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Transitioning from an elected office to running a nonprofit within a couple of months at the end of 2019 and the beginning of 2020 was a “big shifting of gears” for Greg Smith.
But moving from the Las Cruces City Council to the Doña Ana Arts Council (DAAC), “connects in with a lot of what I think is important with Las Cruces and Doña Ana County going forward,” Smith said in a recent interview.
“I’m really happy to be here doing this,” Smith said. “The arts is very much a part of what I was trying to do politically.”
In addition to serving as DAAC executive director, he is also chair of the city’s Arts and Cultural District (ACD) Coordinating Council, which was created in 2015 to help develop arts and culture assets in downtown Las Cruces.
It was a busy and challenging first year at DAAC for Smith, as he helped guide the arts council through Covid-19 and its move to a new home at 250 W. Amador Ave. The move returned DAAC to the ACD, across the street from the historic Amador Hotel and adjacent to the site of the home built by Martín Amador (1836-1903), patriarch of one of Las Cruces’ earliest and most influential families.
“It all connects,” Smith said.
And the new location “is working for us in so many ways,” he said.
Like many other nonprofits, DAAC hosted online exhibitions, workshops and fundraisers online throughout 2020, and is looking forward to a return to live, face-to-face events as it celebrates its 50th anniversary of and the 50th anniversary of its signature event, the Renaissance ArtsFaire, in 2021.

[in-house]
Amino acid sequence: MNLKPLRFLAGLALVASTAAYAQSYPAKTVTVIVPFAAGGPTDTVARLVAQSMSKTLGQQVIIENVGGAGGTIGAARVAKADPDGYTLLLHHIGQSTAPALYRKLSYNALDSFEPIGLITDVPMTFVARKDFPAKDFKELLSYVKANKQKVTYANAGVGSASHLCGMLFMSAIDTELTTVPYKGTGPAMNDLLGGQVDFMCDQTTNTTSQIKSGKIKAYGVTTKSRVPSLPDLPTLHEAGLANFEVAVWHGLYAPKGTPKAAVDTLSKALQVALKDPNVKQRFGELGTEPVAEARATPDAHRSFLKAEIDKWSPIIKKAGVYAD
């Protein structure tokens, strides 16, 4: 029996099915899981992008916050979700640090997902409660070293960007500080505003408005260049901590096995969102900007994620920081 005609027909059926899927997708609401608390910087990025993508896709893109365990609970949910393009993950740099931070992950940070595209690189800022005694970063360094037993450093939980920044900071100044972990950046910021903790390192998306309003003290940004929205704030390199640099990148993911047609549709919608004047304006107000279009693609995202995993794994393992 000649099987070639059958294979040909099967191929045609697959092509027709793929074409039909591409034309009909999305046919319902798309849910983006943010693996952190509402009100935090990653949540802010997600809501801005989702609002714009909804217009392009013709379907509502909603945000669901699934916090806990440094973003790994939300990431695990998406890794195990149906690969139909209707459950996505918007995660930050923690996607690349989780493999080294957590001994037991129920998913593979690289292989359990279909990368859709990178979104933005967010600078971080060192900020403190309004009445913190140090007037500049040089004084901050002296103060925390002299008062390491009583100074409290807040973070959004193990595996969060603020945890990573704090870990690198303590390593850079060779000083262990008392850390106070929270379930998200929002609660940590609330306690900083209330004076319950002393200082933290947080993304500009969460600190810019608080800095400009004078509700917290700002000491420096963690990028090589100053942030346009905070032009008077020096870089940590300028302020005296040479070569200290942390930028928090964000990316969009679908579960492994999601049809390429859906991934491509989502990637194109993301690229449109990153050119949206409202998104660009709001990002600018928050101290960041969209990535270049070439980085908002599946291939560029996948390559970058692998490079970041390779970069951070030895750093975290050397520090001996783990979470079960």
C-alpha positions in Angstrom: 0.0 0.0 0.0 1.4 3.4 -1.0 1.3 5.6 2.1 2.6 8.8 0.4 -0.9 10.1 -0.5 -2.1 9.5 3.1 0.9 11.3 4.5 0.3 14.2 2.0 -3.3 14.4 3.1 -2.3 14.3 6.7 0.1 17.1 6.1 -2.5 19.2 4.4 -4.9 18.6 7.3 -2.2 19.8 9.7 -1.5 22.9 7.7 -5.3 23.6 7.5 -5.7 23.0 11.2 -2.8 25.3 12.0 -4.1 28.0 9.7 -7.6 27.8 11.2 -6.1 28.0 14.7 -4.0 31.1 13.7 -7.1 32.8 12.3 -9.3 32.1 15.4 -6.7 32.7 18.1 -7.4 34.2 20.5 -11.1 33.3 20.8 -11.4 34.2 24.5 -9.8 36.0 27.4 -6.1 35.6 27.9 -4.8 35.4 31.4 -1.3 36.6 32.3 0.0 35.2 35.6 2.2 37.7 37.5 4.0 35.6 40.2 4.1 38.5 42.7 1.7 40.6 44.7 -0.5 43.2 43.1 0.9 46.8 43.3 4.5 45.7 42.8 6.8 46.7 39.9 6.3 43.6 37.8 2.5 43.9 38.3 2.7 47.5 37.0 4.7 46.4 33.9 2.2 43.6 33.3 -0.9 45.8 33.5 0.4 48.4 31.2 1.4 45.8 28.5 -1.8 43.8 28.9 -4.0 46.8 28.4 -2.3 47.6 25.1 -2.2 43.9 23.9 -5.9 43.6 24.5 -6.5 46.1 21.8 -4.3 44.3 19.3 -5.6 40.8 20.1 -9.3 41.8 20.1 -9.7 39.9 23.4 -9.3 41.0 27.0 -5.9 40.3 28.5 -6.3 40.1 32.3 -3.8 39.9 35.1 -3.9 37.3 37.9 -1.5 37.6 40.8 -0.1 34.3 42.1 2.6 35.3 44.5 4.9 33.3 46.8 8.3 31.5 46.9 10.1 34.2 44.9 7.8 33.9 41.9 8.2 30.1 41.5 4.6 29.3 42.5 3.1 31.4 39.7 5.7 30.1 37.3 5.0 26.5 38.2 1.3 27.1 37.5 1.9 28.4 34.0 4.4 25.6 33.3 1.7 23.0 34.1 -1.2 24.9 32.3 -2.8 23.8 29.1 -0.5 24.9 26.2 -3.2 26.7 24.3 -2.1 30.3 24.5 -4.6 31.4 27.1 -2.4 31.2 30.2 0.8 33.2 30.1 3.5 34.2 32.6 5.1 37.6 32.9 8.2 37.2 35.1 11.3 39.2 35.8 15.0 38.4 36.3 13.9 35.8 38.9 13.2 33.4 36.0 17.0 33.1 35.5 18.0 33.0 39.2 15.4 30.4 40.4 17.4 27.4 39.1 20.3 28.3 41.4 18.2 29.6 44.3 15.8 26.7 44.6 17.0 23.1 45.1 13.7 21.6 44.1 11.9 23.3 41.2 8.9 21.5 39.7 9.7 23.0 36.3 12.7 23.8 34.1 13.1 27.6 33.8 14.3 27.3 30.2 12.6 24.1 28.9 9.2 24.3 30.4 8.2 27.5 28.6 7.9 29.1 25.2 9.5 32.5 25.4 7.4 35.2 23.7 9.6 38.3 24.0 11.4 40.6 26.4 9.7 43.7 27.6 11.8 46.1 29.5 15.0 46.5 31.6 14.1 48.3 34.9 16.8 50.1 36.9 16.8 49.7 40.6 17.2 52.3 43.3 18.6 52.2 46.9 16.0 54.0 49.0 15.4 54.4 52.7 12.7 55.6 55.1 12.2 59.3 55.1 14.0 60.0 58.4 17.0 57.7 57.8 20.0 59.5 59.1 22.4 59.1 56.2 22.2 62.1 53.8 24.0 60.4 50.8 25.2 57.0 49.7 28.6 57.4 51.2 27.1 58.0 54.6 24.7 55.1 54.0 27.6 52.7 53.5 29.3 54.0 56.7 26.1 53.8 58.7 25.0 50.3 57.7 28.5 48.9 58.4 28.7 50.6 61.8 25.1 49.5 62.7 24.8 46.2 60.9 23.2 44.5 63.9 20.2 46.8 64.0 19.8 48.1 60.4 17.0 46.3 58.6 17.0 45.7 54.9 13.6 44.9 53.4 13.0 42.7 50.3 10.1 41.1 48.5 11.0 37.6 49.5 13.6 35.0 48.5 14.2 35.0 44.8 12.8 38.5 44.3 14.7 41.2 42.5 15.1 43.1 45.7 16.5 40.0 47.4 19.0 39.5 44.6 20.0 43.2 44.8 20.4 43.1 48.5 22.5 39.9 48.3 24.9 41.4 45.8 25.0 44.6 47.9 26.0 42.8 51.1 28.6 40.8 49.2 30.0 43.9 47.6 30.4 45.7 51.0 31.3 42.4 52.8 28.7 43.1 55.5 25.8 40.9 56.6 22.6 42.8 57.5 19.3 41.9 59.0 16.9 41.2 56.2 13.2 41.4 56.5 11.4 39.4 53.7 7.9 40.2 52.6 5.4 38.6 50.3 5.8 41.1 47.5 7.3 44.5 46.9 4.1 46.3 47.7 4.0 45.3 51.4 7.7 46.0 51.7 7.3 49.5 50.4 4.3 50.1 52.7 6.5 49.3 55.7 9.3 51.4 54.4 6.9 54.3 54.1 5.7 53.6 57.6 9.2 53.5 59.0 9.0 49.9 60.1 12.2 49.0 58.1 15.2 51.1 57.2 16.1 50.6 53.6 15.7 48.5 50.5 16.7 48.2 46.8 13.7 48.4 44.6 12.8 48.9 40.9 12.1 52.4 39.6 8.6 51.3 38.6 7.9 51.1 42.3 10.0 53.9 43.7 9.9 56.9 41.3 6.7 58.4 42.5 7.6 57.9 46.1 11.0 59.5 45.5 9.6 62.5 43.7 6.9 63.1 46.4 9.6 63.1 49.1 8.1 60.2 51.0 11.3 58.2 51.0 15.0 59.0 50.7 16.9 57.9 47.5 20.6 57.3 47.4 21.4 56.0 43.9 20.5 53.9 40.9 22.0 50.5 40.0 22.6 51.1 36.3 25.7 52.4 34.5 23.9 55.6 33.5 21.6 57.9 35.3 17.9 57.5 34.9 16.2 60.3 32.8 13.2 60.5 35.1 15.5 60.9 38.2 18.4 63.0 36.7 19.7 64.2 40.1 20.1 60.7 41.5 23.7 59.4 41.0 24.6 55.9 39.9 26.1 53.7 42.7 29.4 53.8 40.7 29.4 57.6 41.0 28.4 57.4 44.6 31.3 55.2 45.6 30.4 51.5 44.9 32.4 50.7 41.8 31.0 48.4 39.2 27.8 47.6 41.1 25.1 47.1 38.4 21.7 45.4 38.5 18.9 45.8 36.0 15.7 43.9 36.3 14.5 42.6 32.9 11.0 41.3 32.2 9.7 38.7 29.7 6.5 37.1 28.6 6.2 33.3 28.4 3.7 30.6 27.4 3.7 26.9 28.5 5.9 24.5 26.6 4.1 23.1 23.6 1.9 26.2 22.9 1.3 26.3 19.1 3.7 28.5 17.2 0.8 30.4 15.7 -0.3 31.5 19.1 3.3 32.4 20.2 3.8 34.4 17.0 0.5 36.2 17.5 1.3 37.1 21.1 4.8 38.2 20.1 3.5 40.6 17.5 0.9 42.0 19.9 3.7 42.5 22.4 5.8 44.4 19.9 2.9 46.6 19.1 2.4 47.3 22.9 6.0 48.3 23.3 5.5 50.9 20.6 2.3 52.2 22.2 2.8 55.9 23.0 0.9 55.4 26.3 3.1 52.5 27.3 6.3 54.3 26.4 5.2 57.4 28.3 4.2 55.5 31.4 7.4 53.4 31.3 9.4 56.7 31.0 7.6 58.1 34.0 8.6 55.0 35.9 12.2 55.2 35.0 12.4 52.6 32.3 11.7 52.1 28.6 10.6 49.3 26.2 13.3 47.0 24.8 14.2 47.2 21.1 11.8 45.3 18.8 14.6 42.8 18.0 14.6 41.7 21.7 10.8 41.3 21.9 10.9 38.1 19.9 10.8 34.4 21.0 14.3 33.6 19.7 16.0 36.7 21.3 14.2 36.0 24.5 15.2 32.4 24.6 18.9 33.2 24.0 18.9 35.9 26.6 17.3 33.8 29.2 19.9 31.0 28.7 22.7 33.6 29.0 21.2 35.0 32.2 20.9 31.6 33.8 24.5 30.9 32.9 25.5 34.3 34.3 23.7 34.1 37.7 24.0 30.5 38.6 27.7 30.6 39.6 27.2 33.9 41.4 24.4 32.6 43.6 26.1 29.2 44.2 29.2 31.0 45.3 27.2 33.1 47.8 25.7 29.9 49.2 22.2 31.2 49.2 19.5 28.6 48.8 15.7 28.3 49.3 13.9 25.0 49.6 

DAAC also has a full lineup of in-person youth art camps this summer and other events are in the works.
Reflecting local history and their connections to space, engineering and agriculture, the arts present “a bright opportunity to have Las Cruces and Doña Ana County shine,” Smith said, and “take pride in who we are and what we are.”
The arts, he said, also offer great educational and economic development opportunities, he said, and can help keep local youth living and working “where they grew up.”
The arts are also “part of a larger community,” Smith said. They won’t necessarily bring a grocery store to a food desert, he said, but they are “part of the environment for those things to happen.”
With nearly $2 million in capital outlay funding, ACD has plans for wayfinding, lighting and unique transportation in the downtown area, Smith said. And the coordinating council wants to help with the development of performance venues, galleries and artists’ lofts that will attract artists and visitors to downtown and its neighboring Mesquite and Alameda Depot historic districts.
The challenge for DAAC and ACD, Smith said, is “How do we make ourselves both viable and integral to what’s happening in Las Cruces and Doña Ana County going forward?”
The Doña Ana Arts Council (DAAC) is currently planning in-person summer camps that will follow state Covid guidelines, DAAC said in a news release. The camps will include Career Art Path, Missoula Children’s Theatre and Opera Storytellers Camp.
Partial scholarships based on financial need are available for all programs.
Apply online at https://daarts.org/for-youth/.
Call DAAC at 575-523-6403. Visit the Dona Ana Arts & Cultural Center and office at 250 W. Amador Ave.